Chick-fil-A’s Biblical Family of the Day

Chick-fil-A president Dan Cathy: “We support biblical families.”

Today’s Chick-fil-A Biblical Family of the Day: Jephthah (Judges 11:30-40)

And Jephthah made a vow to the Lord, and said, “If you will give the Ammonites into my hand, then whoever comes out of the doors of my house to meet me, when I return victorious from the Ammonites, shall be the Lord’s, to be offered up by me as a burnt-offering.” So Jephthah crossed over to the Ammonites to fight against them; and the Lord gave them into his hand. He inflicted a massive defeat on them from Aroer to the neighbourhood of Minnith, twenty towns, and as far as Abel-keramim. So the Ammonites were subdued before the people of Israel.

Then Jephthah came to his home at Mizpah; and there was his daughter coming out to meet him with timbrels and with dancing. She was his only child; he had no son or daughter except her. When he saw her, he tore his clothes, and said, “Alas, my daughter! You have brought me very low; you have become the cause of great trouble to me. For I have opened my mouth to the Lord, and I cannot take back my vow.”

She said to him, “My father, if you have opened your mouth to the Lord, do to me according to what has gone out of your mouth, now that the Lord has given you vengeance against your enemies, the Ammonites.”

And she said to her father, “Let this thing be done for me: Grant me two months, so that I may go and wander on the mountains, and bewail my virginity, my companions and I.”

“Go,” he said and sent her away for two months. So she departed, she and her companions, and bewailed her virginity on the mountains. At the end of two months, she returned to her father, who did with her according to the vow he had made. She had never slept with a man. So there arose an Israelite custom that for four days every year the daughters of Israel would go out to lament the daughter of Jephthah the Gileadite.

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  • So there arose an Israelite custom that for four days every year the
    daughters of Israel would go out to lament the daughter of Jephthah the

    Y’know, it’s almost impossible to read this concluding sentence (not to mention the story of the two months “bewailing her virginity”) without immediately thinking of the Cult of Dionysus and the bit where Bacchanalia started in Roman times and how that was basically a girls night out/drunken orgy in the woods…

  • Jim Roberts

    It’s a very odd bit of narrative, this. Feels very Kinlingesque, as though it’s an explanation for an existing custom, but it’s so specific, with a name and everything, that it seems unlikely.

  • EllieMurasaki

    I suspect she was not the type for a drunken orgy in the woods, but one must wonder, given that she seems to have been more concerned with dying without ever having had sex than she was with dying, if she either slept with one of those friends or had them cover for her to sneak to a town and have sex with an attractive willing man. As long as they weren’t caught in the act, there’d be no problem; it wasn’t like she was going to live long enough for anyone to notice if she got pregnant.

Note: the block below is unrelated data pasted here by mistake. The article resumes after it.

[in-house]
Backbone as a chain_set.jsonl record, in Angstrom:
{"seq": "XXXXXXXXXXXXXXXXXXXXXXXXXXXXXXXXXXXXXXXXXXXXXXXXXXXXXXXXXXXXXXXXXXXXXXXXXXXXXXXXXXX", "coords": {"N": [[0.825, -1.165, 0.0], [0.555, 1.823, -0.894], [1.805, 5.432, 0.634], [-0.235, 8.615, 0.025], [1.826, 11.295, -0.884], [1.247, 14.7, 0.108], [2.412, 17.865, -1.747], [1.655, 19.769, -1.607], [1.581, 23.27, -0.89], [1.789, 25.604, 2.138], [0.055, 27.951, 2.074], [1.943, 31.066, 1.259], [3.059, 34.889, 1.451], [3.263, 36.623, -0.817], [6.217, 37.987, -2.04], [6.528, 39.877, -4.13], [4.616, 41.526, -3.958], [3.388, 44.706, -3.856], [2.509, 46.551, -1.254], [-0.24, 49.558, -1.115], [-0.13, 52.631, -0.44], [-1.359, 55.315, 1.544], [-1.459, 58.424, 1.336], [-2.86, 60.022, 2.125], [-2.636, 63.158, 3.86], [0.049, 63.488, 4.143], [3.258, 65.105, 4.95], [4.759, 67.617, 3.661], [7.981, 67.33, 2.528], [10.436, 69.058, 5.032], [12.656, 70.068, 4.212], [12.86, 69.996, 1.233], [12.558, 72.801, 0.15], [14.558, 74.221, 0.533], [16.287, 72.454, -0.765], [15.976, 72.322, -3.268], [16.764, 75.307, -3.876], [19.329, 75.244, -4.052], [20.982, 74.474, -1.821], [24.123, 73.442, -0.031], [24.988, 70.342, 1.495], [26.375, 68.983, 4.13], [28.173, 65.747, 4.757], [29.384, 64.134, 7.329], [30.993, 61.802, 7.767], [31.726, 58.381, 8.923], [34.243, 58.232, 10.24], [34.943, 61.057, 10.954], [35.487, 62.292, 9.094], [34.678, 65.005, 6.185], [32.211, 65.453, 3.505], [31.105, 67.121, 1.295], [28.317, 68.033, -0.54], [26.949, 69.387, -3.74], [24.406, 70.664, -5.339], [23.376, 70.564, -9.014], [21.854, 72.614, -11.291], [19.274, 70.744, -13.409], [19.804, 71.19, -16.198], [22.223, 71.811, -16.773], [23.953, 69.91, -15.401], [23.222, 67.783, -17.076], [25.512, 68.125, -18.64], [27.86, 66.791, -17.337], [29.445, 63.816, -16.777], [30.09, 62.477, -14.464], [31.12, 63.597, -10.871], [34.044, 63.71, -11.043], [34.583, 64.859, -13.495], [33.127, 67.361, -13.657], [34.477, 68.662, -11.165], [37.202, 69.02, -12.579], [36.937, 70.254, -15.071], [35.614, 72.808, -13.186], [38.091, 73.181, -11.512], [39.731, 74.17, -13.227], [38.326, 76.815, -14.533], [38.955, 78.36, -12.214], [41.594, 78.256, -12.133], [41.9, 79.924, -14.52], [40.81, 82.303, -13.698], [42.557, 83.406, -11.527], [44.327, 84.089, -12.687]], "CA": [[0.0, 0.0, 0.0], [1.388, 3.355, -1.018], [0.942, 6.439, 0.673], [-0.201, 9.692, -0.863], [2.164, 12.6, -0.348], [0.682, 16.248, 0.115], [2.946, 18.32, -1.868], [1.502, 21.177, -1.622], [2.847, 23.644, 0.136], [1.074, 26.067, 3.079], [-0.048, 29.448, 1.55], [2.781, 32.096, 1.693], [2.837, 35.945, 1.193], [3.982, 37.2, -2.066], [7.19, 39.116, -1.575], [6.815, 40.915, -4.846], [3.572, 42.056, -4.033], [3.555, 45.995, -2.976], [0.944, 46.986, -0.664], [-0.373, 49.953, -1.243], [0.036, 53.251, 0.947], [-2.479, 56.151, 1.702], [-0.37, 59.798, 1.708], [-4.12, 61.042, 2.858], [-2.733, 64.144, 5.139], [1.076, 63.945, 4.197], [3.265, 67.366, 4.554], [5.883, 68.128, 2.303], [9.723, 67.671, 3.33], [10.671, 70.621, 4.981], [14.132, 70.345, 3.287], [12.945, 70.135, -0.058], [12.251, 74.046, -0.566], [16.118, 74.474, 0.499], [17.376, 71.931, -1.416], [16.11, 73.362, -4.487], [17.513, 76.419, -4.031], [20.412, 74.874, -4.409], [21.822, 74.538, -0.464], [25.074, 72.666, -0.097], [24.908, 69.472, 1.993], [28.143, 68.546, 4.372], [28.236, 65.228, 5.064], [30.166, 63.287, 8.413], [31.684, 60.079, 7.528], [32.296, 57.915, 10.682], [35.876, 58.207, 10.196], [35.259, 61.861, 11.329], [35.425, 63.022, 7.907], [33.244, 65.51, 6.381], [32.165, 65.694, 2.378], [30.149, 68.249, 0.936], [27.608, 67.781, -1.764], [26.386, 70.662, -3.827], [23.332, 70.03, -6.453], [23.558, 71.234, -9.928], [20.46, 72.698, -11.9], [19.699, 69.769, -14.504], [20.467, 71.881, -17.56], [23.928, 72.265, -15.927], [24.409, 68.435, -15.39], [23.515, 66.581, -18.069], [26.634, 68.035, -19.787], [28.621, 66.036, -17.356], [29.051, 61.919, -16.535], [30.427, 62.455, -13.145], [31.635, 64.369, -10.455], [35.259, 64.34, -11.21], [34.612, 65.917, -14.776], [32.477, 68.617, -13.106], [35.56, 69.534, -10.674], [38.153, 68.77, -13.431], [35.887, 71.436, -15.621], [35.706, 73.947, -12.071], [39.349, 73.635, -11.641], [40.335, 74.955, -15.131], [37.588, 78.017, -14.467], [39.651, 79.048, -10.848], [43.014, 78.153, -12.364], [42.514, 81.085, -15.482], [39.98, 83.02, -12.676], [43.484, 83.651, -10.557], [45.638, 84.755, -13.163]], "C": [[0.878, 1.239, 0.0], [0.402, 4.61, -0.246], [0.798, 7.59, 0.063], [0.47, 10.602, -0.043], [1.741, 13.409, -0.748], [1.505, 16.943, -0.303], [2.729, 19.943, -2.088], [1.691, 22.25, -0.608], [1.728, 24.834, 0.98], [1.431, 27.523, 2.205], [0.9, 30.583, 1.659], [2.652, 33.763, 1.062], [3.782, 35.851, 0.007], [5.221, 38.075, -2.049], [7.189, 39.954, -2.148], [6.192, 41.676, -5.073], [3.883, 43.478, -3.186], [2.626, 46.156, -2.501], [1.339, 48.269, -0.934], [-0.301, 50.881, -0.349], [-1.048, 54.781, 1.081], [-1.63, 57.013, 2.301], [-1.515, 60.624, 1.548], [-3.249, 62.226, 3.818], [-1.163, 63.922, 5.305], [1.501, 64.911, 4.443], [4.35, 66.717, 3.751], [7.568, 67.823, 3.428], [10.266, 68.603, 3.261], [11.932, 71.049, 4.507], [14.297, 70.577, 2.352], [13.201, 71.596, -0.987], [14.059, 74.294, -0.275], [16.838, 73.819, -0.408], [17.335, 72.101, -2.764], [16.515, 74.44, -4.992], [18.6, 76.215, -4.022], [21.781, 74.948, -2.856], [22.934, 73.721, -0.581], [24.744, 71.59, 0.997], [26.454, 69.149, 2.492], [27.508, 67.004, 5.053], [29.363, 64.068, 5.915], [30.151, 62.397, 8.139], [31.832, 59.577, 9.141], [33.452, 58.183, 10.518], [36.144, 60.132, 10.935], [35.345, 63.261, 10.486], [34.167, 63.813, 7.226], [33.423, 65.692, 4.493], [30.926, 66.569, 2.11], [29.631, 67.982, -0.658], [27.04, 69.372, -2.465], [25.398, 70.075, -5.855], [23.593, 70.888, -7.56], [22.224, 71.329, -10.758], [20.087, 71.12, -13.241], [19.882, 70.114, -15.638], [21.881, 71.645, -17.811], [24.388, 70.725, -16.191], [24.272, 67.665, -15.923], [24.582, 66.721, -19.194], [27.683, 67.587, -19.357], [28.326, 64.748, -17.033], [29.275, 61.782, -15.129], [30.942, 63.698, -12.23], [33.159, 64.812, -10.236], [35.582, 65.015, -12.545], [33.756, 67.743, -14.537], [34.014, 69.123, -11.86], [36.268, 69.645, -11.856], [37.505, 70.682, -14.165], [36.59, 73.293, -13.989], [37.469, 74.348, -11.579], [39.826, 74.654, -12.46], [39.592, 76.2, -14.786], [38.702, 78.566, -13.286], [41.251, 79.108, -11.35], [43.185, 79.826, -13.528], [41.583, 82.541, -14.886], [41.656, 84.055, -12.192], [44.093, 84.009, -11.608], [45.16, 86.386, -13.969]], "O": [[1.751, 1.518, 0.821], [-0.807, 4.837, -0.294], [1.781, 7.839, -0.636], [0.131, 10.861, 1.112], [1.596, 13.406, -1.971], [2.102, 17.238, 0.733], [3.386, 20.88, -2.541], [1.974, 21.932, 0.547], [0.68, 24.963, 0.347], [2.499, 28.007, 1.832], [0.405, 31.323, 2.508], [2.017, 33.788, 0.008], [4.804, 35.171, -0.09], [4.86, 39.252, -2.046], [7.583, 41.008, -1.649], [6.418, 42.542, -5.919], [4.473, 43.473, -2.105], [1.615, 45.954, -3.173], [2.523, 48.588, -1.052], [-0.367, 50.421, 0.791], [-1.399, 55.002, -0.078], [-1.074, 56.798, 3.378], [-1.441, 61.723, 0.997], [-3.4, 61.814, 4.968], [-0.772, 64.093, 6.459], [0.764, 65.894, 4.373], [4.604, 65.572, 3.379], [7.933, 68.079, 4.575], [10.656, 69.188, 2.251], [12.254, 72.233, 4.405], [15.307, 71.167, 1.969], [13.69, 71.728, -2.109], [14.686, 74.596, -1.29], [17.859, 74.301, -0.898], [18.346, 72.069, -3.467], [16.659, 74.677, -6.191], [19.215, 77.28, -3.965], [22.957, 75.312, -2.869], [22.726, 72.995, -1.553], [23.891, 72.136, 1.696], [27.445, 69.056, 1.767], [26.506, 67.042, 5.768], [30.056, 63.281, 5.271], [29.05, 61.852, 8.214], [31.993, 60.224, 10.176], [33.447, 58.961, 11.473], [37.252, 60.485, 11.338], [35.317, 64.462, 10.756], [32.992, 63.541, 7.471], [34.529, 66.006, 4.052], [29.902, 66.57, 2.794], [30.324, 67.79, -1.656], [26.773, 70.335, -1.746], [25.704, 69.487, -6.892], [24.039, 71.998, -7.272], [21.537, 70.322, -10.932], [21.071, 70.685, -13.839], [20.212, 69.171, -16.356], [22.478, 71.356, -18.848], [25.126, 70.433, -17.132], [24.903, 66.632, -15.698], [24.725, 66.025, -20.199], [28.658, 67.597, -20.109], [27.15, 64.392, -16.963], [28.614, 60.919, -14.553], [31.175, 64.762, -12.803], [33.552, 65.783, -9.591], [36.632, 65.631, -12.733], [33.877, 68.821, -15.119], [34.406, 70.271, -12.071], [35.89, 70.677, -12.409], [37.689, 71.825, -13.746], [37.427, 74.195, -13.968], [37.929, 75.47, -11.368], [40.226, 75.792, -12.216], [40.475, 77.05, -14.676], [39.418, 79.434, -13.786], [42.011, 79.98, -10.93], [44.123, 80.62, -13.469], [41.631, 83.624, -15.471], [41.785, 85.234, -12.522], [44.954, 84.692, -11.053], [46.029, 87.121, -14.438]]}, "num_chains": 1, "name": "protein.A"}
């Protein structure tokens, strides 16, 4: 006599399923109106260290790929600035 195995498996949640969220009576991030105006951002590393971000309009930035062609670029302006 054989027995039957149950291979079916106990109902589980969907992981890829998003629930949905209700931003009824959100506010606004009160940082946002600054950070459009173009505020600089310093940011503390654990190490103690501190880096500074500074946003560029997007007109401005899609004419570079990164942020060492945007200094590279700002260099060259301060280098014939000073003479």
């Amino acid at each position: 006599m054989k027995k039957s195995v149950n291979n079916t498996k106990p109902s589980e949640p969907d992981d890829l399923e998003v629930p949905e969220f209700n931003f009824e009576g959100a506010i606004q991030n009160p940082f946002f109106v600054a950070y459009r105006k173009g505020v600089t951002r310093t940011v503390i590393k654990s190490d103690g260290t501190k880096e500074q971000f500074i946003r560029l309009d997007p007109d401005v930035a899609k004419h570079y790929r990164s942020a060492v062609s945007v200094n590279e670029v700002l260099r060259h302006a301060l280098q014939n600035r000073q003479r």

• Cathy W

    Except that if it has a name, it’s the wrong name. Jephthah’s daughter gets dialogue in this scene, she’s got a four-day festival about bewailing her virginity, she goes willingly to be a sacrifice because it’s that important to her that her father keeps his promise,  and nobody bothered to write her name down?

  • Carstonio

    Bewailed her virginity? “Oh, weep for me, my companions, because I have never known the sweet touch of a caring lover, the bliss of two bodies joined as one…” Uh, I should stop now before my post reads like a Kathleen Woodiwiss novel.

  • OriginalExtraCrispy

    I like how that jackass blames his daughter for his actions. Real classy. “It’s totally your fault I have to kill you, because I said I would kill the first person to walk through the door, even though you couldn’t possibly have known that. Still … not my fault.”

  • Carstonio

    Reminds me of the Olympians’ practice of swearing by the river Styx. This unbreakable oath seemed to have little value in the stories except as a plot device to show hubris, like the Prime Directive existing to be broken. Could the Jephthah story have been influenced by Zeus/Semele and Helios/Phäethon, or vice versa?

  • Amaryllis

    She has no name, has neither face nor eyes
    they were drowned in blood
    they were burnt
    by fire

    She is a garden shut, a fountain sealed
    She sought her beloved and found him not
    no kisses of the mouth no child at breast
    no belly of heaped wheat
    she is the song of nothing
    and never

    She loved the man she called father
    a great a mighty warrior
    a rock an outstretched arm his enemies fled
    she ran after his love she praised she danced
    hallelujah father but he
    was angry

    He said she hurt him, she caused him grief
    he took her she consented he raised the knife
    she lay on stone and showed her throat she said
    blessed be he who protects and saves
    who comforts the captive and raises up
    the dead